Travel expenses connected to developing business are deductible. But the IRS will scrutinize them carefully to ensure that the trip was not primarily a personal vacation. The revenue agent will ask detailed questions about what you and your clients discussed, where you went, and why it was necessary to incur travel expenses. The revenue agent may also interrogate your client. From my experience, third parties are understandably reluctant to get involved in an IRS audit especially if they are self-employed.
Special Rules on Conferences and Conventions
The same three rules above apply when deducting travel expenses in connection with attending a conference or convention (C&C). But In determining whether the costs were connected with a business purpose, the IRS also looks at the following additional factors to determine whether there was a business purpose:
- The amount of time spent on activities related to trade or business versus the time spent on personal activities.
- The location of the convention
- The agenda of the convention you are attending.
I will use my attendance at the ABA TECHSHOW in Chicago to show how these factors are applied.
Primary Purposes of Traveling
I went to the ABA TECHSHOW for three reasons, all connected to my business as a tax attorney. First, to attend the seminars, with a particular interest in those discussing the functionality of computer software and mobile apps. Second, to check out the latest practice management software and other helpful tools. Finally, it was an opportunity to meet some members of the Lawyerist team who were coming from various parts of the country.1
The IRS is wary of C&Cs held in luxury hotels, country clubs, and resorts. The ABA TECHSHOW, held at the Hilton Chicago, is one of the nicer and more spacious hotels in town. But with hundreds of attorneys, support staff, exhibitors and guests attending, a large space was necessary.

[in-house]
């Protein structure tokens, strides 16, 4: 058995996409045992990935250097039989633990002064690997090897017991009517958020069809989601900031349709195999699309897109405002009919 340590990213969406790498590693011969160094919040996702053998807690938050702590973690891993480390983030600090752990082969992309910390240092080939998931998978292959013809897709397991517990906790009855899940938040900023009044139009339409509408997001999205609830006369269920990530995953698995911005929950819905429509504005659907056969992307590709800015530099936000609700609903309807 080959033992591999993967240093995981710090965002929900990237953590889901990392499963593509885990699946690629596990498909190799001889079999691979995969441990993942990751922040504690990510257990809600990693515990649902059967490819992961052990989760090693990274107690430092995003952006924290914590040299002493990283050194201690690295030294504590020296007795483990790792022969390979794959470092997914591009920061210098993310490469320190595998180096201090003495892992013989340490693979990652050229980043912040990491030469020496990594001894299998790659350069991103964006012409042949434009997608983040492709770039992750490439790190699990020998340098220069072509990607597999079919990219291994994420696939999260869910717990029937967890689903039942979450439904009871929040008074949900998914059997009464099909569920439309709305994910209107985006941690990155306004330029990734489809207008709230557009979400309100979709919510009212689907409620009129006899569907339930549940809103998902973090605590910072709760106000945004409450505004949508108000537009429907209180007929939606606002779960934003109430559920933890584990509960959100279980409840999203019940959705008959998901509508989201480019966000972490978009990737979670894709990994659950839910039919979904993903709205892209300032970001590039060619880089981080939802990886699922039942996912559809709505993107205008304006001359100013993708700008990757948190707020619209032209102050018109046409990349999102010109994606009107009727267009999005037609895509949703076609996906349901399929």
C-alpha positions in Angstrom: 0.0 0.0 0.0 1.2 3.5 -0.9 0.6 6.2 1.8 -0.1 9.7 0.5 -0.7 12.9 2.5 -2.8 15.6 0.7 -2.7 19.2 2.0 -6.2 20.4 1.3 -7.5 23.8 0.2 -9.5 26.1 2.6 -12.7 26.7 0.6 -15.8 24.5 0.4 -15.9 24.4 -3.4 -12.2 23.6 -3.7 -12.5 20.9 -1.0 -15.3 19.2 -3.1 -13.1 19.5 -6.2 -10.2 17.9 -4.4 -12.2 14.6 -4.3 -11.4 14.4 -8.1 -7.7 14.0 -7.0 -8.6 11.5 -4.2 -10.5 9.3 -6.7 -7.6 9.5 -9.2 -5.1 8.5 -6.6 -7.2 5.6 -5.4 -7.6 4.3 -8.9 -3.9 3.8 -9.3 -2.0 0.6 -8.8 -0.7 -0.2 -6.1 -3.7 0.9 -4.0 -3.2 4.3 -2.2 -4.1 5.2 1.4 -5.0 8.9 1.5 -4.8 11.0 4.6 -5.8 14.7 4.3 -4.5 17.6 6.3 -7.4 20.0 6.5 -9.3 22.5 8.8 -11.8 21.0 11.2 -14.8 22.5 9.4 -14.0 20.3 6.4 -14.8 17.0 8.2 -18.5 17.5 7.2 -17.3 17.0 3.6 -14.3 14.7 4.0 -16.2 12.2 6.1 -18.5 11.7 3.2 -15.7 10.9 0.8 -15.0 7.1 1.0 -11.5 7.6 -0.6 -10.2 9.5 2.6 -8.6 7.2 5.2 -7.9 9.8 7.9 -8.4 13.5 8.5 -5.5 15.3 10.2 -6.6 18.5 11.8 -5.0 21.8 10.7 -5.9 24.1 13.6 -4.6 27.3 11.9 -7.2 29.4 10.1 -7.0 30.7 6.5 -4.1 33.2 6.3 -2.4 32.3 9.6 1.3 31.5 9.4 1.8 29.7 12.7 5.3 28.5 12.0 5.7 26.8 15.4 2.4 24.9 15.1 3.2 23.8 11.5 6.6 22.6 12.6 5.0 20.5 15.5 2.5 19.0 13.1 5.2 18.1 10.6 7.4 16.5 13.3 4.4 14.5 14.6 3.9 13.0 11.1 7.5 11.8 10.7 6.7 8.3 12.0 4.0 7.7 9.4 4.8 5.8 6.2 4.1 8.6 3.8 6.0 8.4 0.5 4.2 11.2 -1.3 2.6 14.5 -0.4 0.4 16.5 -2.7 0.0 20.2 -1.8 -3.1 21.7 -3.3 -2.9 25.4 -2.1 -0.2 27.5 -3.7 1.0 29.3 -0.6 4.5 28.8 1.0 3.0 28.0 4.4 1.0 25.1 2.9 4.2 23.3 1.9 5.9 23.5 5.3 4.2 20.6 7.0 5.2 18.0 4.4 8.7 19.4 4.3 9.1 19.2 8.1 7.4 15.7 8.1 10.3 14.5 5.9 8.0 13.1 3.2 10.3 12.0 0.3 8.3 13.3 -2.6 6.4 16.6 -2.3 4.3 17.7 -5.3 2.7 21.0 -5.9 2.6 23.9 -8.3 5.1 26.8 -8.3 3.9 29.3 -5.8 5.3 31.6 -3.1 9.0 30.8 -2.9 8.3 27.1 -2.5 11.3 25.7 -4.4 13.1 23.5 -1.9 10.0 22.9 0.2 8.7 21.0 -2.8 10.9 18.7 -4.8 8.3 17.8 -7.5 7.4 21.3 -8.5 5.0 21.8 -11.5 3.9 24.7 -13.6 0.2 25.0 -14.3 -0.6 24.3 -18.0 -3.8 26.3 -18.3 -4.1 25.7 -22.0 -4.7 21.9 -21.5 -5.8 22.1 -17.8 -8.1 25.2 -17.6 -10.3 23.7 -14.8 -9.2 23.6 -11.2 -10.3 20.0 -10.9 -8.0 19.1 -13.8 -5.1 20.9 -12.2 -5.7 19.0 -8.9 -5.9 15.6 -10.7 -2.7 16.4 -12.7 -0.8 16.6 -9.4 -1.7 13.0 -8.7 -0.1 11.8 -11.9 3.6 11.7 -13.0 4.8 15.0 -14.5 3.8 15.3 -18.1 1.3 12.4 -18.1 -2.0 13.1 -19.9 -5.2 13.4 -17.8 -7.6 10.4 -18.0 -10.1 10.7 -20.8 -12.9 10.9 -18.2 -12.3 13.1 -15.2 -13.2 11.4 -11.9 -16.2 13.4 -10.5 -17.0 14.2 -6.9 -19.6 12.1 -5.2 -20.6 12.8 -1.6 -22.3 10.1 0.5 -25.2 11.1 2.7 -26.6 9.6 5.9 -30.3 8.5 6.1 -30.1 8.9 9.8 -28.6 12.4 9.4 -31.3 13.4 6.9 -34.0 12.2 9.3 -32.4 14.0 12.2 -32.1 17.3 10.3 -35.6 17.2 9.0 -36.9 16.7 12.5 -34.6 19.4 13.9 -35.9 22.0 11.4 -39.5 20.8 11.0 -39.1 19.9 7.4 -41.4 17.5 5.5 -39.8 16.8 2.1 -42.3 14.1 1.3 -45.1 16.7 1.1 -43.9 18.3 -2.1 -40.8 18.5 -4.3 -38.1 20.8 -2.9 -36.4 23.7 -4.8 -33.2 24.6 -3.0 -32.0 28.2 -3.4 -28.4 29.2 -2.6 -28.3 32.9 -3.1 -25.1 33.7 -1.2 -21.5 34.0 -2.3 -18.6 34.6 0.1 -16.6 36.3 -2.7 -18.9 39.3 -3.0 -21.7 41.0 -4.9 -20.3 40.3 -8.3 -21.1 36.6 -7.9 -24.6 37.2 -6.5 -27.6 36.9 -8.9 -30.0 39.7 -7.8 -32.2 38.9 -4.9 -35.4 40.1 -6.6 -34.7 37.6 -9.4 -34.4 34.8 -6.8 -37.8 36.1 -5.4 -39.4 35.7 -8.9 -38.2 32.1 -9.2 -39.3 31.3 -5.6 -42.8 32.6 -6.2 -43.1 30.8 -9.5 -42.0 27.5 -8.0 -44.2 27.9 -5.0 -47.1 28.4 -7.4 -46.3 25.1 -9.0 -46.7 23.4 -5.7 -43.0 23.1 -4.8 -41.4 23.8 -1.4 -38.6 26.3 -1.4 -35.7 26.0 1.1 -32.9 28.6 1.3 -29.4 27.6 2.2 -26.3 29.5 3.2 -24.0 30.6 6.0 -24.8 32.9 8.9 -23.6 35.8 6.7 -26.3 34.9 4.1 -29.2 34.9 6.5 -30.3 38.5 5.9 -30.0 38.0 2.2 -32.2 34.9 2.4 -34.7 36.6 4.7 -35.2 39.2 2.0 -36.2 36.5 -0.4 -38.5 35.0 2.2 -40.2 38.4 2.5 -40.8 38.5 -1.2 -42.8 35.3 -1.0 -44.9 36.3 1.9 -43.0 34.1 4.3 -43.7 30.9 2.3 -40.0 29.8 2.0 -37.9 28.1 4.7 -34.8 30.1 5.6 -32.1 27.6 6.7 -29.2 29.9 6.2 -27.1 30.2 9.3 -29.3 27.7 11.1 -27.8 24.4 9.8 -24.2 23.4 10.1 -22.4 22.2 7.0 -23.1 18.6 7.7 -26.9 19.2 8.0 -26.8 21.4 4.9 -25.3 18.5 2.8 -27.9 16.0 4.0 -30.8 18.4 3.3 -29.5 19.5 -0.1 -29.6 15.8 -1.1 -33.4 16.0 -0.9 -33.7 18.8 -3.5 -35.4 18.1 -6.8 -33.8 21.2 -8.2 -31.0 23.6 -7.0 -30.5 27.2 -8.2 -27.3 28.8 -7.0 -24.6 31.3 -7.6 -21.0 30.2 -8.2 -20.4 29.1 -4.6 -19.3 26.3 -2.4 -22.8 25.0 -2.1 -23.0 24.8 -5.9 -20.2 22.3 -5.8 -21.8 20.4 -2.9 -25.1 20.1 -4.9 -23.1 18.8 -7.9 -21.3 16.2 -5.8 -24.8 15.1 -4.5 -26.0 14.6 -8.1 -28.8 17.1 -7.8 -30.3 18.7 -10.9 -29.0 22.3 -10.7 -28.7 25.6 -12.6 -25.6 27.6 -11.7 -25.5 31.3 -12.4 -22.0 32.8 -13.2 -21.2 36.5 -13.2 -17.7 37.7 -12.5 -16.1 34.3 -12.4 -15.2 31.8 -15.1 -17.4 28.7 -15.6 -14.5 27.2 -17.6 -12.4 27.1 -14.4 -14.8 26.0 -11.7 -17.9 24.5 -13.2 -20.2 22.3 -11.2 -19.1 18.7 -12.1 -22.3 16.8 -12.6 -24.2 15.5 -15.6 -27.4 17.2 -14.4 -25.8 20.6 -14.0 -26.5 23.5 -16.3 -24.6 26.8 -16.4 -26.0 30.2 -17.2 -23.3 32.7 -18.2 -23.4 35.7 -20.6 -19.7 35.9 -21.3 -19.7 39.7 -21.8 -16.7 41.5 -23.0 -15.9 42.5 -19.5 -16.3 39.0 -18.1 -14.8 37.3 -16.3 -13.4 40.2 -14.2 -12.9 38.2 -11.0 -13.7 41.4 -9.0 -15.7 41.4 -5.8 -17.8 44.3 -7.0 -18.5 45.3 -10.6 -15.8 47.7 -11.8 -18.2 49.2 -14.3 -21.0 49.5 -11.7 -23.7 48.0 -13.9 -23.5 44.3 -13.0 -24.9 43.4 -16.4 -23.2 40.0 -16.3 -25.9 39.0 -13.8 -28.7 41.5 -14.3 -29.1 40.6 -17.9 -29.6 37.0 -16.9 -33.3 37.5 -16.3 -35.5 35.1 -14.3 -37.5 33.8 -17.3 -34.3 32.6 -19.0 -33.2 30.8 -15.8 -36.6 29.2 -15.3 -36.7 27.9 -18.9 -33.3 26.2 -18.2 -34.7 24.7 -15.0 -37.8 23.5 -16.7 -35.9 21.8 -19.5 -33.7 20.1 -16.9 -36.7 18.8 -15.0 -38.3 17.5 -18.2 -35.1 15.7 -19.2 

Travel expenses attributable to attending a C&C are deductible if the agenda or program schedule is connected to a lawyer’s business. If the convention is for investment, political, social, or other purposes unrelated to your trade or business, you cannot deduct the expenses. Since the ABA TECHSHOW featured seminars and software specifically for lawyers, there is a sufficient connection to establish a business purpose for attending.
While this rule seems straightforward, the IRS has denied a lawyer’s travel expenses to a C&C where there was little or no connection to a lawyer’s business. In Reed v. Commissioner, a lawyer practicing locally in Pittsburgh attended a meeting of the International Law Association in Dubrovnik, Yugoslavia as an appointed delegate of its American branch. The taxpayer did not practice international law nor did he solicit business at the conference. The tax court disallowed the travel expenses because it found that attending the conference did not have a reasonable connection to his law practice. For similar reasons, a Chicago lawyer’s travel expenses to Israel to attend a an Israeli lawyers’ convention were held nondeductible.
Following these rules will ensure that your future business-related travel expenses will be deductible and hold up to IRS scrutiny.
Featured image: “Deck chair with dollars on the sandy beach.” from Shutterstock.
Originally published May 13, 2015. Republished July 1, 2016.
An astute (and grumpy) IRS revenue agent may argue that I was attending the conference as a writer for Lawyerist and not as a self-employed attorney trying to improve or expand business. If that is the case, then my expenses can only be deductible to the extent of my Lawyerist income. Any excess expense is considered a non-deductible hobby loss unless I can prove that I am a paid, professional writer. ↩